GateHouse – If you have anyone in your circle of friends who’s particularly susceptible to advertising, peer pressure or trends, if you know anyone who routinely does or purchases ridiculous things strictly because other people are doing so — such as wear Hypercolor T-shirts, watch the Grammy Awards or vote for Mike Huckabee — let me warn you of a new potential development you may have to shield them from: snackable ice.
Oh, sure, you might be snorting through that quarter-cup of coffee you just globbed up through your sinus cavity in disbelief (don’t laugh, it happens, and it feels extremely weird), what sort of mop-water-brained dimwit must you have to be to plink down hard-earned bills for a cup of ice, a material I currently possess in great abundance in my freezer next to the pizza rolls and that chicken I should totally throw out? Well, good question. First of all, you’re extremely wordy, and second of all, pretty much everyone around here just spent 20 years buying bottled water and not feeling ridiculous about it, so let’s just say that some things you don’t joke about and leave it at that.
According to a piece by a reporter in the Wall Street Journal who probably didn’t imagine this was the job he was signing up for, a number of companies are currently competing in the lucrative ice ice baby market, selling products with names like Chewblet (who was Han Solo’s co-pilot), Nugget Ice (which has several connotations, none of them pleasing) and Pearl Ice, who recorded the hits “Alive” and “Jeremy.” The article says that one company refers to the South, where such products are popular, as the “Chew Belt,” insinuating that all Southerners are silly yokels who slurp ice in the rare instances they’re not trying to get rid of John McCain. At any rate, things are apparently very feisty in the world of snack-ice consumption companies; it helps to think of them settling their grievances with snowball fights.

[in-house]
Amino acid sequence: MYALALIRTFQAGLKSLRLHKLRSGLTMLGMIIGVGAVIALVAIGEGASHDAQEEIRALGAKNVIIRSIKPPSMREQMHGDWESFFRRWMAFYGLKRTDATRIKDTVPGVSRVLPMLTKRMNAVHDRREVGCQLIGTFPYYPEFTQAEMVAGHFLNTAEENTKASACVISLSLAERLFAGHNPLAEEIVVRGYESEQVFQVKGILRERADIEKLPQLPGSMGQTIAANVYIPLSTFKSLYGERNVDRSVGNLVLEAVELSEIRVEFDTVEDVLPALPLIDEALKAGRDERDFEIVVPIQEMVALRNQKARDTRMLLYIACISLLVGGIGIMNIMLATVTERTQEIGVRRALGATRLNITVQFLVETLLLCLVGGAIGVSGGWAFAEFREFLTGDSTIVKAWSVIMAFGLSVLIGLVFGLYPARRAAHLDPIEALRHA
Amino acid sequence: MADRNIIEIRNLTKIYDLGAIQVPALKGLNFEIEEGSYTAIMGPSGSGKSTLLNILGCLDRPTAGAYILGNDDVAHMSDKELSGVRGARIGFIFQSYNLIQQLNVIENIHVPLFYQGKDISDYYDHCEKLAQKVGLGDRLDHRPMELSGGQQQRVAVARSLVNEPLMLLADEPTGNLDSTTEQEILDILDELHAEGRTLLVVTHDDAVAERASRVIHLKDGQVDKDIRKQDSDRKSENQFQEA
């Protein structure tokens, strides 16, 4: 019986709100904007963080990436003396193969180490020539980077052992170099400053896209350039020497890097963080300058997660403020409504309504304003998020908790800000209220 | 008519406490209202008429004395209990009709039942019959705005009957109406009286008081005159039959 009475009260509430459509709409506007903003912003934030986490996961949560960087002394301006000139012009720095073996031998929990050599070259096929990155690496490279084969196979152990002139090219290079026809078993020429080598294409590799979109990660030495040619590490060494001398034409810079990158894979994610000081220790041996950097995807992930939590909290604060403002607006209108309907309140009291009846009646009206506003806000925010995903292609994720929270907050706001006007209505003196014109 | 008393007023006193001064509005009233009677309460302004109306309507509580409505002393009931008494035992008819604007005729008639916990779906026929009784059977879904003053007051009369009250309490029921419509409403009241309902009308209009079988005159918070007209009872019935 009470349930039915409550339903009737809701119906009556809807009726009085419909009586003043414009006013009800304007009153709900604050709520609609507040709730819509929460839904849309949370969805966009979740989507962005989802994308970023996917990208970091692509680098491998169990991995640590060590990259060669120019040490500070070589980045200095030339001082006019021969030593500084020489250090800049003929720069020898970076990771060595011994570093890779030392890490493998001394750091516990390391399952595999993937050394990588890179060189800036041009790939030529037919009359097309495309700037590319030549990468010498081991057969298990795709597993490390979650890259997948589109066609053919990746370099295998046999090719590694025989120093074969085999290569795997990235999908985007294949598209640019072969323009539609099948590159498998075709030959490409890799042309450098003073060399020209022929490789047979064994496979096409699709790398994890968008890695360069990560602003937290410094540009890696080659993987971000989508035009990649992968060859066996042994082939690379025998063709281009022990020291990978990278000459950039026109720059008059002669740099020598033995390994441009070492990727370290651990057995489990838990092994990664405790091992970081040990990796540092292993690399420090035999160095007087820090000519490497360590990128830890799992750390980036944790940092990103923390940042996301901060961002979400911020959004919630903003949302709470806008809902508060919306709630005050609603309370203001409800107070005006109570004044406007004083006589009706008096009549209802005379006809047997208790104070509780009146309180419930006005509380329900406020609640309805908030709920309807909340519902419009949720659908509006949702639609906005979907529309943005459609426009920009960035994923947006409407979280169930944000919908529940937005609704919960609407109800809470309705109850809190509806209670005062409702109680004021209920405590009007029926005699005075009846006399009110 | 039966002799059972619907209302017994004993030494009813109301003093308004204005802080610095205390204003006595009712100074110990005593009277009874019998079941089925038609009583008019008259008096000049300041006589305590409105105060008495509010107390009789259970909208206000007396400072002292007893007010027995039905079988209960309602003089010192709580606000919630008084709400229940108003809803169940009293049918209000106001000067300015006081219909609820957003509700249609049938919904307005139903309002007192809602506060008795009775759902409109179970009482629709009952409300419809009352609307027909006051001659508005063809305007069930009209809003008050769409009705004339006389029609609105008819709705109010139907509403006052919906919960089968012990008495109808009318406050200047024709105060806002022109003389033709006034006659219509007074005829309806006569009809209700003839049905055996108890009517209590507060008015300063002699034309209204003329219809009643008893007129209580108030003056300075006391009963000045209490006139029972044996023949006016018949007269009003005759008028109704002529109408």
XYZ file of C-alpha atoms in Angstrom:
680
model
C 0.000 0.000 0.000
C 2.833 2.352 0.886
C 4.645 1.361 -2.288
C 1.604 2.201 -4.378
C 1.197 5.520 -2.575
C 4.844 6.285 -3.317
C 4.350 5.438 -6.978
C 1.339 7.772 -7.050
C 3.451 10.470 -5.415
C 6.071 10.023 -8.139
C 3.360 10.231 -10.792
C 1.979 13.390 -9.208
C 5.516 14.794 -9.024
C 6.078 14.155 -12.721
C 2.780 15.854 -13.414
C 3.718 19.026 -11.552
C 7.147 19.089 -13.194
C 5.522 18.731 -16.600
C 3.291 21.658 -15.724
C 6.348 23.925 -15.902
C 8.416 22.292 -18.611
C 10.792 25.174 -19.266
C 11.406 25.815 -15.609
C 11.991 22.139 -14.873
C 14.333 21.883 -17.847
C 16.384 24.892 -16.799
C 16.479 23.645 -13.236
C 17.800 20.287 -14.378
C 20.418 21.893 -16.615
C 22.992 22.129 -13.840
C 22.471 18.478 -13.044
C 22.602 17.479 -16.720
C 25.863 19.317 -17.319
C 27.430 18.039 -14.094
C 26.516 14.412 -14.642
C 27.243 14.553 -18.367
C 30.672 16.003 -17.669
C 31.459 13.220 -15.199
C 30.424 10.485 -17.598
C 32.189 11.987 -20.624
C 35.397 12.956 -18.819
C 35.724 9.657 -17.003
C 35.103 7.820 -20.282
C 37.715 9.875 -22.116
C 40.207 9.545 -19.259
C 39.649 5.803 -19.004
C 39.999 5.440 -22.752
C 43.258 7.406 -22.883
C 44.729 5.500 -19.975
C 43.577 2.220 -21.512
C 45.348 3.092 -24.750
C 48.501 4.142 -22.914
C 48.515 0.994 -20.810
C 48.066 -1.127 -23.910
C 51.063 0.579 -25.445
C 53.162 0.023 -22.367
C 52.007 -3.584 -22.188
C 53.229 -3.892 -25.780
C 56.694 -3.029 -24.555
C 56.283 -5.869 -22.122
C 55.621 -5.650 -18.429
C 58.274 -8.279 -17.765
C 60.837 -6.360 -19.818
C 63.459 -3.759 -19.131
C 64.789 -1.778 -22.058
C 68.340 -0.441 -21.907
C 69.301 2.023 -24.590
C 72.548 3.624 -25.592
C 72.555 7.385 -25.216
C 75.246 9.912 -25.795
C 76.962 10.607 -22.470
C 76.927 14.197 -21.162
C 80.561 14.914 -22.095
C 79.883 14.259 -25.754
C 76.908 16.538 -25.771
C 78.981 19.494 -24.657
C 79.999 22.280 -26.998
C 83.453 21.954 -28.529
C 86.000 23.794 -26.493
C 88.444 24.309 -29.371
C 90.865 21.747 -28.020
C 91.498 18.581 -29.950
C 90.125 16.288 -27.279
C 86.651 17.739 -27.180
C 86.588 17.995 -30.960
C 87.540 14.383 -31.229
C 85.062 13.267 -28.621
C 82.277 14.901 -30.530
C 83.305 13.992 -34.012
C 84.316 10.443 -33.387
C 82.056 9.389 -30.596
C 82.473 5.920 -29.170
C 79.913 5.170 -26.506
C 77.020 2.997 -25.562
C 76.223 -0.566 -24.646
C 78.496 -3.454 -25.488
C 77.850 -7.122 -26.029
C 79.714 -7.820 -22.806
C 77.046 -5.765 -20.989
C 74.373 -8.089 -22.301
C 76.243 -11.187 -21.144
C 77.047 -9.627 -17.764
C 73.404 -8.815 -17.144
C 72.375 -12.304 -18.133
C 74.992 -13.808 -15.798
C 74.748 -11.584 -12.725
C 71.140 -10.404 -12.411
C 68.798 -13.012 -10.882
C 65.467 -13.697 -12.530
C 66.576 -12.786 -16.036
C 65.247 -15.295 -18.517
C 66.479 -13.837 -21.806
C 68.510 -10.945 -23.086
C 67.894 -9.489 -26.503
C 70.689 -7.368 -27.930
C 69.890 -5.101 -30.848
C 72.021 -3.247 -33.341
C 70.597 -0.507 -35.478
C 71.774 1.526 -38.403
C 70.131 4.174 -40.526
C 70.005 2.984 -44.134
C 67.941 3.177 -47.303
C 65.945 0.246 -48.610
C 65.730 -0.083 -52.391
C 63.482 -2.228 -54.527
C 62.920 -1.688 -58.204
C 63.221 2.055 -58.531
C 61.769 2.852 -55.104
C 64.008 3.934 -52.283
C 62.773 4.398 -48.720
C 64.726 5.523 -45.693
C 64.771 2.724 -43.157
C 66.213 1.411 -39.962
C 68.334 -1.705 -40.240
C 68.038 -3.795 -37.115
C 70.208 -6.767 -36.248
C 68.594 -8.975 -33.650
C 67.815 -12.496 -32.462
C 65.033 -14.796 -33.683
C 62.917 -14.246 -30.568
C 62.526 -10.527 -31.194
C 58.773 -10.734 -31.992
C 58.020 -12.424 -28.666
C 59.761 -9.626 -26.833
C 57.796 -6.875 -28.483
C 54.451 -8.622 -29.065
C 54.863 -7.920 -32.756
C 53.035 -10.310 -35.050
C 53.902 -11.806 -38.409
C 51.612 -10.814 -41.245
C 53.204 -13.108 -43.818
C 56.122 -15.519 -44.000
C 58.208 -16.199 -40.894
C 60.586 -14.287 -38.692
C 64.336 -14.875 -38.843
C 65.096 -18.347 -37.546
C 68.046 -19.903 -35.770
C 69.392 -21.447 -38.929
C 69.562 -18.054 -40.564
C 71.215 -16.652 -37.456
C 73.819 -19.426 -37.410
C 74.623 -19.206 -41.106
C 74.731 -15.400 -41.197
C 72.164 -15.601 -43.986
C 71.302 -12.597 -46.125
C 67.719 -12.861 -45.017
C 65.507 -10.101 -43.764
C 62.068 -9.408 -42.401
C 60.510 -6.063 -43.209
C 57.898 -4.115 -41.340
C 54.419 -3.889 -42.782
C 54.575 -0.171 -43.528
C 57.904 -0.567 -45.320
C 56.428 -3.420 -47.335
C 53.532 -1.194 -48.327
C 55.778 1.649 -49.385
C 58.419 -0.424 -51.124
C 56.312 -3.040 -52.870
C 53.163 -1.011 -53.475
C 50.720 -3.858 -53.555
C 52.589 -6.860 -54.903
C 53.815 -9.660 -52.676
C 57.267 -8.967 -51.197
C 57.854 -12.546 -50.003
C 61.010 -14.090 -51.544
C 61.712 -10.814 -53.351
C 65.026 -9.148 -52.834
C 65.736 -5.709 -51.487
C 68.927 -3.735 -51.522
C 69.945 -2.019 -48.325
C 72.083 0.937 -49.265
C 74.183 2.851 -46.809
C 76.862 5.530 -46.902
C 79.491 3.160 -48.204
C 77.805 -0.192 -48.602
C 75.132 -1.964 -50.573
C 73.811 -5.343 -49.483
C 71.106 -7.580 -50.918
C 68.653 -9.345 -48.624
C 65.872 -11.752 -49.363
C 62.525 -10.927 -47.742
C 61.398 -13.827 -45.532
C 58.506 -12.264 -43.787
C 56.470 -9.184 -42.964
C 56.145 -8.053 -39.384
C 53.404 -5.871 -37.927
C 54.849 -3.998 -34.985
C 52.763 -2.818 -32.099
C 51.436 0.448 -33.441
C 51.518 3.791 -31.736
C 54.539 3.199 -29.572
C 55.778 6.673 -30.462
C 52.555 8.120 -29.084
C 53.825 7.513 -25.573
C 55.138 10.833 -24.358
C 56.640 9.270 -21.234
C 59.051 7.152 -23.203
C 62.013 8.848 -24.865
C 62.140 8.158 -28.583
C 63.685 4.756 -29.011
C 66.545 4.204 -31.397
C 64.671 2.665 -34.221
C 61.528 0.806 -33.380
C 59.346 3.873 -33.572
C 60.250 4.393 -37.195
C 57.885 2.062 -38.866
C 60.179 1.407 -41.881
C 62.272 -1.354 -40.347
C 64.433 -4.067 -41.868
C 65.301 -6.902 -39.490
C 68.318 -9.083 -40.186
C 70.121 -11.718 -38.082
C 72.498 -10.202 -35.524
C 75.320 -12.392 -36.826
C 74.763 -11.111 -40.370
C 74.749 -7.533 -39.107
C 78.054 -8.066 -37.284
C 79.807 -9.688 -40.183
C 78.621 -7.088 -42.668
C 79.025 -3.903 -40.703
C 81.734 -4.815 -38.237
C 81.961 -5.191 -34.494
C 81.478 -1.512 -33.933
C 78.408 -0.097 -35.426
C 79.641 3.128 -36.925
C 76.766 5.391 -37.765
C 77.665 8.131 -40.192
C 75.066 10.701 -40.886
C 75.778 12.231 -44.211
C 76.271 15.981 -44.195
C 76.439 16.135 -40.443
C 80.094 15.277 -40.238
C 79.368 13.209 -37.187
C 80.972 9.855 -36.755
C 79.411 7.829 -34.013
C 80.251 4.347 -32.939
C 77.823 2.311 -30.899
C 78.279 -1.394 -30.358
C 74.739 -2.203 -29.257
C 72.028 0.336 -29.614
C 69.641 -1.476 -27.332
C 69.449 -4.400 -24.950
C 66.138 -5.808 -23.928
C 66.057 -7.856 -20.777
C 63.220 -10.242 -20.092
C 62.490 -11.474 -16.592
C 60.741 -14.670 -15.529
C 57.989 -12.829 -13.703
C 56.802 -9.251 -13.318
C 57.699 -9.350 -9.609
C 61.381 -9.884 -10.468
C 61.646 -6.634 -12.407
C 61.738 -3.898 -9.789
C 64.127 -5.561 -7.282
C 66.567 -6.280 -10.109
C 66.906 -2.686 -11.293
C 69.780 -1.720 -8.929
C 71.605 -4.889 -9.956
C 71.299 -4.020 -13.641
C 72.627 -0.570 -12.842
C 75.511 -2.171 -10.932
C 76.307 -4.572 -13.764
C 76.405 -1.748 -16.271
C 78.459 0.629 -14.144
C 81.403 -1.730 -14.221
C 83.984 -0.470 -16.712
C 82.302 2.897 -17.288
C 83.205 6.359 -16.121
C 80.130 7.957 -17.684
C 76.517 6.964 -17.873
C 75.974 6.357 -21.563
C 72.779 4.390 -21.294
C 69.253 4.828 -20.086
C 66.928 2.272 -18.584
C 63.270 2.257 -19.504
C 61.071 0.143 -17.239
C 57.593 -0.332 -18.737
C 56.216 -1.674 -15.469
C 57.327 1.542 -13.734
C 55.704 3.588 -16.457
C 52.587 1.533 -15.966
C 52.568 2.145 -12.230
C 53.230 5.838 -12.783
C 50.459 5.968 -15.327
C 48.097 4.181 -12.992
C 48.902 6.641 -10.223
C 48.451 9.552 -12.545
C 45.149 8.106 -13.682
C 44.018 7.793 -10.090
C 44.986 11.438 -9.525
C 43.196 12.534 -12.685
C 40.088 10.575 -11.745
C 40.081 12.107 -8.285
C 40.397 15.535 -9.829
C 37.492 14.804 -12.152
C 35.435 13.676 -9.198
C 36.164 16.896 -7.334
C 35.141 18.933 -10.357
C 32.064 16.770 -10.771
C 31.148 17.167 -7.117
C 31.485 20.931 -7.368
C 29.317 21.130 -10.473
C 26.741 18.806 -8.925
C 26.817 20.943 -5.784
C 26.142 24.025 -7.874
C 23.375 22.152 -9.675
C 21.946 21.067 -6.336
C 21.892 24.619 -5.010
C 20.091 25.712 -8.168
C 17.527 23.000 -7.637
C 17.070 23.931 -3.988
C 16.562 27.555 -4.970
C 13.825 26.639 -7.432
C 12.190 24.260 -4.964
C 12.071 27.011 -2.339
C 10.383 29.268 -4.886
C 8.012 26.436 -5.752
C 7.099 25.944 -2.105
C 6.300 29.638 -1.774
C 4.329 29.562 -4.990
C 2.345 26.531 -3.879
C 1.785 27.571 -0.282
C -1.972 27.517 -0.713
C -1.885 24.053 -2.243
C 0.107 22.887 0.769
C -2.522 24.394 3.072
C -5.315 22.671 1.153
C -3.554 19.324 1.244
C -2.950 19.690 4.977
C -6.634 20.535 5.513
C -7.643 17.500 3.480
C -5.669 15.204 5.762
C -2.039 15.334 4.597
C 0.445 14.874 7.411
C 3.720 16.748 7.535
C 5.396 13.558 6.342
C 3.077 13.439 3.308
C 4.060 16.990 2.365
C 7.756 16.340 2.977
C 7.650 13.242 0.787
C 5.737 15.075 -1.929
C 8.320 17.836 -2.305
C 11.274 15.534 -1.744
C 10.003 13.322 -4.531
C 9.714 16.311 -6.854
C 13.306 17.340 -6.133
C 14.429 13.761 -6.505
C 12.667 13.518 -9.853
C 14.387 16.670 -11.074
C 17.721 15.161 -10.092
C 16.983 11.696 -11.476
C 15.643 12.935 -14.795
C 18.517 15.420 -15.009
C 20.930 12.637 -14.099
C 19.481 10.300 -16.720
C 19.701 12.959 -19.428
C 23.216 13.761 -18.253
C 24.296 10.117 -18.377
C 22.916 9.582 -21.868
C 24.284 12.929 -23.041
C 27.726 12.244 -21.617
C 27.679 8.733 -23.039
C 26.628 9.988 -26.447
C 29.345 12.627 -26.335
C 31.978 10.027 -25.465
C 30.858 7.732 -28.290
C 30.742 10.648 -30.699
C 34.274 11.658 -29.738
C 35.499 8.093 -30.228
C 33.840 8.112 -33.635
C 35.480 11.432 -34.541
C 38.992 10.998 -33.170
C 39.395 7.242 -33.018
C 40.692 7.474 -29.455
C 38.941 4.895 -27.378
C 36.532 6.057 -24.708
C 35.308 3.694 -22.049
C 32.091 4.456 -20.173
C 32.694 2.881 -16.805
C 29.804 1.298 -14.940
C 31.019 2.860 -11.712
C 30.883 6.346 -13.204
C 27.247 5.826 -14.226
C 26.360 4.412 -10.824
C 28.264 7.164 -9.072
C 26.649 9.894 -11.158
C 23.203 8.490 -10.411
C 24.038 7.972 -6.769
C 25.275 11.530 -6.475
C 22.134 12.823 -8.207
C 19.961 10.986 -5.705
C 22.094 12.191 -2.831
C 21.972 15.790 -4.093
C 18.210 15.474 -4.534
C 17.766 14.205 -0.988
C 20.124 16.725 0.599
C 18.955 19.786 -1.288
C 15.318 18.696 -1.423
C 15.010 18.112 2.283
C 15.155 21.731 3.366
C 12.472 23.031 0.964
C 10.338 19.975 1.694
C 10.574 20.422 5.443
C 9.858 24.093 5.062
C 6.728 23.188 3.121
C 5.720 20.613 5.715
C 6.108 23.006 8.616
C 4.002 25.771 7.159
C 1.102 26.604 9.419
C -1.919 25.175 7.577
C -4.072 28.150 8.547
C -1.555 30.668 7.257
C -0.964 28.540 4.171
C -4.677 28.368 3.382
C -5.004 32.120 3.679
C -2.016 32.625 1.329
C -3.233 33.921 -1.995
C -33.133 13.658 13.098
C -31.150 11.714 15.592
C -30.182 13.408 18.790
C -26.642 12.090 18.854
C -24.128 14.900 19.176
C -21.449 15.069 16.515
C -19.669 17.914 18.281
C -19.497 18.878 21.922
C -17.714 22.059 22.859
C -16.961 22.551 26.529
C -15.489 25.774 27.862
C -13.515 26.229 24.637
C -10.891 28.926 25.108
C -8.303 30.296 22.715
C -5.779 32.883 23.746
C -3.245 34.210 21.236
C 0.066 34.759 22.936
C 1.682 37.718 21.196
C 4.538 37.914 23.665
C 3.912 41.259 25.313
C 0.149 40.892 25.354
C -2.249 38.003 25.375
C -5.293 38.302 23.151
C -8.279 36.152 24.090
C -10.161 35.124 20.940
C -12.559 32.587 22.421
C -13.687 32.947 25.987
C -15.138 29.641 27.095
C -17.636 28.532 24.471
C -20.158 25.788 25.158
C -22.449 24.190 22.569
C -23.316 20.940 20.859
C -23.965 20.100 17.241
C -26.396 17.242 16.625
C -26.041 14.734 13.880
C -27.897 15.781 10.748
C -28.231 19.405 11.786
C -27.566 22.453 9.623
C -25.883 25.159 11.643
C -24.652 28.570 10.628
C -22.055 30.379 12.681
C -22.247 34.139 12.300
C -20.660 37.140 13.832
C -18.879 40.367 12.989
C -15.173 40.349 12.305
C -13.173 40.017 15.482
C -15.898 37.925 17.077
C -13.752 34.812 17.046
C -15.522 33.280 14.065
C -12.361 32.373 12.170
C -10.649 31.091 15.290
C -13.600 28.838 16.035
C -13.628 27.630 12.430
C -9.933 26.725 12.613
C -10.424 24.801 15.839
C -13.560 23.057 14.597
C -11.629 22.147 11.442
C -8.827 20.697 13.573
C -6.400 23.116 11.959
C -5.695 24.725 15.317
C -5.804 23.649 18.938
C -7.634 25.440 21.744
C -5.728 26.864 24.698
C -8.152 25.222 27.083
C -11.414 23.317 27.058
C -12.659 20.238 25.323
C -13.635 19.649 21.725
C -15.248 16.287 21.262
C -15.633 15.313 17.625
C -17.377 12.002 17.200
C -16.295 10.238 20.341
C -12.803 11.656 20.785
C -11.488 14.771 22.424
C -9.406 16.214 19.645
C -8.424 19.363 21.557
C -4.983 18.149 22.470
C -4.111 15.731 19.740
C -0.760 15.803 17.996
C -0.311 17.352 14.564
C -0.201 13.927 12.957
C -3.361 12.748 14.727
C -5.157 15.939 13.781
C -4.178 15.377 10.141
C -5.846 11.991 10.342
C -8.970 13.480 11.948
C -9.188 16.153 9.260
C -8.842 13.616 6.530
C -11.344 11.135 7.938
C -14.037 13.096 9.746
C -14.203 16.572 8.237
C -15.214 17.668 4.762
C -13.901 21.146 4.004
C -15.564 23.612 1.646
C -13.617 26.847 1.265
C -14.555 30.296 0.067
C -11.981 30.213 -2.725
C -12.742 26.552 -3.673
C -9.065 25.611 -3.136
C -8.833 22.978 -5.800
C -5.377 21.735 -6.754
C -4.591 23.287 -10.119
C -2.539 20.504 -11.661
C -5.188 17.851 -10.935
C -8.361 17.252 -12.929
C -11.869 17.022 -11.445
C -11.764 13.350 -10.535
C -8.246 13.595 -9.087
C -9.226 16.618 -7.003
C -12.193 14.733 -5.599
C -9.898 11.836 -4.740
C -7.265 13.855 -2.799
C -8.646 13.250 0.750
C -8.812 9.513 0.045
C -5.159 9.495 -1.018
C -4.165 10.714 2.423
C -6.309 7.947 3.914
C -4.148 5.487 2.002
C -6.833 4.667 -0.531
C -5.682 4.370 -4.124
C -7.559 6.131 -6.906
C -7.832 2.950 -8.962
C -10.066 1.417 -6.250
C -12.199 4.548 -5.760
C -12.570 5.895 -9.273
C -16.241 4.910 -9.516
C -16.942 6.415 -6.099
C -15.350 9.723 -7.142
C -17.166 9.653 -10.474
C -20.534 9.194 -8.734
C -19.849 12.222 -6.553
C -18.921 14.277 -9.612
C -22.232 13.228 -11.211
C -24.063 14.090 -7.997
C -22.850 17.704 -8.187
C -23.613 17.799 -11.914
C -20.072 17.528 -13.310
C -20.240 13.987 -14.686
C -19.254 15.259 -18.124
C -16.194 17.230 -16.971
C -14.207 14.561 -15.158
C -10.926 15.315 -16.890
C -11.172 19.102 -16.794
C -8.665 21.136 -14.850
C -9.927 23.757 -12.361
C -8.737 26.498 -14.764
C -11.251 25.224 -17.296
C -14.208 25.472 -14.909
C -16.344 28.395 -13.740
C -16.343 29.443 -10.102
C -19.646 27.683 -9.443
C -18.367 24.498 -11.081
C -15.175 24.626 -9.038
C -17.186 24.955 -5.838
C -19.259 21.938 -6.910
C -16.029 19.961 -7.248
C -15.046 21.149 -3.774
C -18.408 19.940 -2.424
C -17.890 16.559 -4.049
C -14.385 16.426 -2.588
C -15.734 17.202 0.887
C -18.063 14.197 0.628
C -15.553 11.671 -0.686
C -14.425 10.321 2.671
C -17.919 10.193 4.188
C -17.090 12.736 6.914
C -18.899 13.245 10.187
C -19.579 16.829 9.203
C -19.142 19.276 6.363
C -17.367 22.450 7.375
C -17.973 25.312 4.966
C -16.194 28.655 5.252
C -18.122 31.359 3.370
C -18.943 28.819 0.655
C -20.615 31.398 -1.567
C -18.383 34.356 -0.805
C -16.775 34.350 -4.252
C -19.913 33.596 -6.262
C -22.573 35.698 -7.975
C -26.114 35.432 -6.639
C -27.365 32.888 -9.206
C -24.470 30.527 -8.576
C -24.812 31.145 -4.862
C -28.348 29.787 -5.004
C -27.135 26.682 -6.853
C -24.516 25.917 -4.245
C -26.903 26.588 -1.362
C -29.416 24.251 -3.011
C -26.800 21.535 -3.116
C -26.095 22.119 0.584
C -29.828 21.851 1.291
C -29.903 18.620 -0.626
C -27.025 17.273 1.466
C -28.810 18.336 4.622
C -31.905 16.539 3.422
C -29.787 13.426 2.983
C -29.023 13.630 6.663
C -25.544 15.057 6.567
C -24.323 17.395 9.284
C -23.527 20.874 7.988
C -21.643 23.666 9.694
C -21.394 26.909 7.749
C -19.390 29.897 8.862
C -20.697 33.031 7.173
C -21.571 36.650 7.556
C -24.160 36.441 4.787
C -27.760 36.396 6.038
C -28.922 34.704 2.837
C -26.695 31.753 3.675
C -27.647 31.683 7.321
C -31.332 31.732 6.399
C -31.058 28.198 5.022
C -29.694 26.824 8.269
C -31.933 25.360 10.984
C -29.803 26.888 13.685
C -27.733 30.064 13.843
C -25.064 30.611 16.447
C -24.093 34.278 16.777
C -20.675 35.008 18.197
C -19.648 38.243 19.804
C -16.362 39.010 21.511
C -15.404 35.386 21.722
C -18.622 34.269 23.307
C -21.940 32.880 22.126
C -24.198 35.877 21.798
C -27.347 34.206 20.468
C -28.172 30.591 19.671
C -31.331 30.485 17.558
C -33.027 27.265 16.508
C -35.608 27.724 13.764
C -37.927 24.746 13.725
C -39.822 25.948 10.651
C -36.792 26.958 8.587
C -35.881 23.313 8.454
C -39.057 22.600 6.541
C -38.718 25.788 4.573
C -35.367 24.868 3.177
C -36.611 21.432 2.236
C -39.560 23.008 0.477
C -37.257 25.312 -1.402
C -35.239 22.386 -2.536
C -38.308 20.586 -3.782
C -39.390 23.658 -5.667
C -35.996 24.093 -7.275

The story goes on to say that more ice is sold during the summer, which is one of the fierce revelations for which the print media is known, but also that the sales of machines that make ice that’s easier to chew jumped about 23 – all right, you know what? Let’s just hold on right here and think about this: We live in a grand, vast country in which at this very minute, people are making what one imagines is a very decent living involving themselves with machines and expense forms and business decisions about ice that is easier to chew, as though the population is currently being shoveled under by an epidemic of kids whose fragile teeth are being ripped to shreds by ice cubes with the consistency of sedimentary rock. Listen, I like ice, I’ve chewed ice, and sometimes my teeth get cold, but I don’t believe once in my life have I thought, “Son of a marmoset, can’t SOMEBODY do something about the difficult-to-break molecular bonding here? Who will save the ice-chewers? WHO?” and then broken down in tears.
All right, sorry, that was a very lengthy mid-sentence tangent. What I was saying is that apparently machines that make this joyous-to-chew ice have increased 23 percent between 2003 and 2006, according to the Air-Conditioning and Refrigeration Institute, which is where I wanted to go to college, but my dad said it was too expensive.
Anyway, I’ve done a little reporting here, and by reporting I mean I typed “ice chewing” into Google and then went and got some wine, and I’ll be dipped if there’s not a real live Icechewing.com, a message board in which 3,288 registered users write about chewing ice with their brittle, shivering fingers. Over in the Stories forum, you can “Share your ice chewing stories.” The Recipes section tells you, “What makes the best ice?” (Hint: it involves oxygen and hydrogen). And in the Anything department, you can read about “Anything and everything about ice chewing!” Turns out it’s mostly about moving your teeth around.